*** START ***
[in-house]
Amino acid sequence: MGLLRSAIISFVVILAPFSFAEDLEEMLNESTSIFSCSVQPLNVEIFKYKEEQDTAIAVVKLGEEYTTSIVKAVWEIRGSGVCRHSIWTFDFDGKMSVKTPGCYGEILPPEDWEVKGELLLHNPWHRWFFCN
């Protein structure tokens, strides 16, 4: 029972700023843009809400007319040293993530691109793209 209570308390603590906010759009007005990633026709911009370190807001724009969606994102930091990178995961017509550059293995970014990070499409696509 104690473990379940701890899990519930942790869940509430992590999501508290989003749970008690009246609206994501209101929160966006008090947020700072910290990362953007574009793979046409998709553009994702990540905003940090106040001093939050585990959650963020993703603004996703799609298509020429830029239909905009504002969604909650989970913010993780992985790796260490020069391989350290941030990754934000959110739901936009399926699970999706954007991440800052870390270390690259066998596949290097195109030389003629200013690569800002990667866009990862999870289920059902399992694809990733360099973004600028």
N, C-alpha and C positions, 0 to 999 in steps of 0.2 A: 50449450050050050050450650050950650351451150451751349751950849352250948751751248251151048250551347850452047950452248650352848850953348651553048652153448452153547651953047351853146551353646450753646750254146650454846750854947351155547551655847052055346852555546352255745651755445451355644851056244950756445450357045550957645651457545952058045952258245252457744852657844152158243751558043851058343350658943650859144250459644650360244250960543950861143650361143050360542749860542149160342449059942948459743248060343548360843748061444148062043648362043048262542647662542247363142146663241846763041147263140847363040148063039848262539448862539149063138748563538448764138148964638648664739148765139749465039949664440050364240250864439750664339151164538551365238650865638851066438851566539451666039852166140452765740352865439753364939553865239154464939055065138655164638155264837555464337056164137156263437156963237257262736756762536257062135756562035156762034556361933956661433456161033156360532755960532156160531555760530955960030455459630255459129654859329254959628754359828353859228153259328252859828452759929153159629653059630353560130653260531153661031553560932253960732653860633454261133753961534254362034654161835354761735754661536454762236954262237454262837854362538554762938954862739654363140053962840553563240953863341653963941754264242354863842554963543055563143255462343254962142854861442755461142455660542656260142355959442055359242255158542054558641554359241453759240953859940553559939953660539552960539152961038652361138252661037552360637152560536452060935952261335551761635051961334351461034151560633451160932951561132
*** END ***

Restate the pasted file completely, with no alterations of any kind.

[in-house]
Amino acid sequence: MGLLRSAIISFVVILAPFSFAEDLEEMLNESTSIFSCSVQPLNVEIFKYKEEQDTAIAVVKLGEEYTTSIVKAVWEIRGSGVCRHSIWTFDFDGKMSVKTPGCYGEILPPEDWEVKGELLLHNPWHRWFFCN
């Protein structure tokens, strides 16, 4: 029972700023843009809400007319040293993530691109793209 209570308390603590906010759009007005990633026709911009370190807001724009969606994102930091990178995961017509550059293995970014990070499409696509 104690473990379940701890899990519930942790869940509430992590999501508290989003749970008690009246609206994501209101929160966006008090947020700072910290990362953007574009793979046409998709553009994702990540905003940090106040001093939050585990959650963020993703603004996703799609298509020429830029239909905009504002969604909650989970913010993780992985790796260490020069391989350290941030990754934000959110739901936009399926699970999706954007991440800052870390270390690259066998596949290097195109030389003629200013690569800002990667866009990862999870289920059902399992694809990733360099973004600028």
N, C-alpha and C positions, 0 to 999 in steps of 0.2 A: 50449450050050050050450650050950650351451150451751349751950849352250948751751248251151048250551347850452047950452248650352848850953348651553048652153448452153547651953047351853146551353646450753646750254146650454846750854947351155547551655847052055346852555546352255745651755445451355644851056244950756445450357045550957645651457545952058045952258245252457744852657844152158243751558043851058343350658943650859144250459644650360244250960543950861143650361143050360542749860542149160342449059942948459743248060343548360843748061444148062043648362043048262542647662542247363142146663241846763041147263140847363040148063039848262539448862539149063138748563538448764138148964638648664739148765139749465039949664440050364240250864439750664339151164538551365238650865638851066438851566539451666039852166140452765740352865439753364939553865239154464939055065138655164638155264837555464337056164137156263437156963237257262736756762536257062135756562035156762034556361933956661433456161033156360532755960532156160531555760530955960030455459630255459129654859329254959628754359828353859228153259328252859828452759929153159629653059630353560130653260531153661031553560932253960732653860633454261133753961534254362034654161835354761735754661536454762236954262237454262837854362538554762938954862739654363140053962840553563240953863341653963941754264242354863842554963543055563143255462343254962142854861442755461142455660542656260142355959442055359242255158542054558641554359241453759240953859940553559939953660539552960539152961038652361138252661037552360637152560536452060935952261335551761635051961334351461034151560633451160932951561132